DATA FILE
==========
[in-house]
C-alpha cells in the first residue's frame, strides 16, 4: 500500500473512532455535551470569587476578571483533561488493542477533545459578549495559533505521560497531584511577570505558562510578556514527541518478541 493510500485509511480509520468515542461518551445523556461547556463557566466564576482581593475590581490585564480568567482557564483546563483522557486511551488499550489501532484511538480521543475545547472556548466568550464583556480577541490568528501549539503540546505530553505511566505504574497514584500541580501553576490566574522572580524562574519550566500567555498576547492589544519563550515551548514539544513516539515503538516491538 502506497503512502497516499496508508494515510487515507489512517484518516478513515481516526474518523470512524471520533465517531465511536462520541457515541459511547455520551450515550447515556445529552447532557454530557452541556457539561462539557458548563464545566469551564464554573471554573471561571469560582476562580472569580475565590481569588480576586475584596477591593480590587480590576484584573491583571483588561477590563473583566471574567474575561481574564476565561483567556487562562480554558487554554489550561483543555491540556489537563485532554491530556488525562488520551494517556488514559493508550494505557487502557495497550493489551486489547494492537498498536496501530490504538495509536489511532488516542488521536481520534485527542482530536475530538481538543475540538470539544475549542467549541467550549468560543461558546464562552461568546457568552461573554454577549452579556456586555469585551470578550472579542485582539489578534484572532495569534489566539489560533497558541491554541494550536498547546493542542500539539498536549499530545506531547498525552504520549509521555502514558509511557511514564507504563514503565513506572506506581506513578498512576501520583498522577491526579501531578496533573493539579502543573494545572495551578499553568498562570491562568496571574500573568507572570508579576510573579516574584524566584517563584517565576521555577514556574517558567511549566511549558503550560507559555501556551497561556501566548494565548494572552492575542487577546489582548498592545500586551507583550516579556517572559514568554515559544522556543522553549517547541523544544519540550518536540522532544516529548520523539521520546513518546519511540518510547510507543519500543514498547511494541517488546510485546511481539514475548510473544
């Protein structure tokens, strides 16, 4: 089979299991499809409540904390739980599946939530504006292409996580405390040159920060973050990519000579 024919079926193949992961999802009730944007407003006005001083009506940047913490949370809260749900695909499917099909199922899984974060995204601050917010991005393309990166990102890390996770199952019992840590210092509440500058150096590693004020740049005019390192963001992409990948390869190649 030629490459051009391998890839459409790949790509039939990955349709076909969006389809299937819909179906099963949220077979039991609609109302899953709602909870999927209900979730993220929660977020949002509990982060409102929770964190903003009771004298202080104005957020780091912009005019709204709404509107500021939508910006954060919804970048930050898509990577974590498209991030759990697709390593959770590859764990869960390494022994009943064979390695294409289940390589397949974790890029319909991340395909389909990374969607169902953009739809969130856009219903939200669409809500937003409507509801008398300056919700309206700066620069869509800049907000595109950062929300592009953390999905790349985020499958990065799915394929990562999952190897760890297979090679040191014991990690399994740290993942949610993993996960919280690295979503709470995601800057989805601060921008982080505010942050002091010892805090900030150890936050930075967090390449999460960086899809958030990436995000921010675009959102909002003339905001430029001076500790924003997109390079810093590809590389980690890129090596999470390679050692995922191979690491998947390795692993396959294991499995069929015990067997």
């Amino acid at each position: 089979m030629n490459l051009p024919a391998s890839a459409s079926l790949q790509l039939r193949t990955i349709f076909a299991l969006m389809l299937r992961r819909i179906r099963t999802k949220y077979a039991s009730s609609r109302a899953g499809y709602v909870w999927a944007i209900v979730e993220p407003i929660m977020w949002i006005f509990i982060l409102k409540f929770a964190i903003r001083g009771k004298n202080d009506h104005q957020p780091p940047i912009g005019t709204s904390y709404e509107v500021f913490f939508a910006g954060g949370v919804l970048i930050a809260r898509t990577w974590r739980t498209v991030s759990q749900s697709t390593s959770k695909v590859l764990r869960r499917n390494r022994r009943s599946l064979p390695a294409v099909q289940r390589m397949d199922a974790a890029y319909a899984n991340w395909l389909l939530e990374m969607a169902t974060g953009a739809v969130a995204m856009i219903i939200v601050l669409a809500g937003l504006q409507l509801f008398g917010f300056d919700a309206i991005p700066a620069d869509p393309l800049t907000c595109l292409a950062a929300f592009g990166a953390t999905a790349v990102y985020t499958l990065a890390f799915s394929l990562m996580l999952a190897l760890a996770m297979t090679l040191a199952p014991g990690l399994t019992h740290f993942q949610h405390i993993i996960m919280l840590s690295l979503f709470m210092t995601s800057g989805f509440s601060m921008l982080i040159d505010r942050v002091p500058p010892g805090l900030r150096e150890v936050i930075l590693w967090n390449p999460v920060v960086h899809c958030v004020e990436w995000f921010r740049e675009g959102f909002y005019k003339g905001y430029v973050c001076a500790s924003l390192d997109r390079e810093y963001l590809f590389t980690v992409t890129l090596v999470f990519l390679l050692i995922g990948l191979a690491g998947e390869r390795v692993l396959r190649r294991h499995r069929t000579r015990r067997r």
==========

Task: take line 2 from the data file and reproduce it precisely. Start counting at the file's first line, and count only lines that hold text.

C-alpha cells in the first residue's frame, strides 16, 4: 500500500473512532455535551470569587476578571483533561488493542477533545459578549495559533505521560497531584511577570505558562510578556514527541518478541 493510500485509511480509520468515542461518551445523556461547556463557566466564576482581593475590581490585564480568567482557564483546563483522557486511551488499550489501532484511538480521543475545547472556548466568550464583556480577541490568528501549539503540546505530553505511566505504574497514584500541580501553576490566574522572580524562574519550566500567555498576547492589544519563550515551548514539544513516539515503538516491538 502506497503512502497516499496508508494515510487515507489512517484518516478513515481516526474518523470512524471520533465517531465511536462520541457515541459511547455520551450515550447515556445529552447532557454530557452541556457539561462539557458548563464545566469551564464554573471554573471561571469560582476562580472569580475565590481569588480576586475584596477591593480590587480590576484584573491583571483588561477590563473583566471574567474575561481574564476565561483567556487562562480554558487554554489550561483543555491540556489537563485532554491530556488525562488520551494517556488514559493508550494505557487502557495497550493489551486489547494492537498498536496501530490504538495509536489511532488516542488521536481520534485527542482530536475530538481538543475540538470539544475549542467549541467550549468560543461558546464562552461568546457568552461573554454577549452579556456586555469585551470578550472579542485582539489578534484572532495569534489566539489560533497558541491554541494550536498547546493542542500539539498536549499530545506531547498525552504520549509521555502514558509511557511514564507504563514503565513506572506506581506513578498512576501520583498522577491526579501531578496533573493539579502543573494545572495551578499553568498562570491562568496571574500573568507572570508579576510573579516574584524566584517563584517565576521555577514556574517558567511549566511549558503550560507559555501556551497561556501566548494565548494572552492575542487577546489582548498592545500586551507583550516579556517572559514568554515559544522556543522553549517547541523544544519540550518536540522532544516529548520523539521520546513518546519511540518510547510507543519500543514498547511494541517488546510485546511481539514475548510473544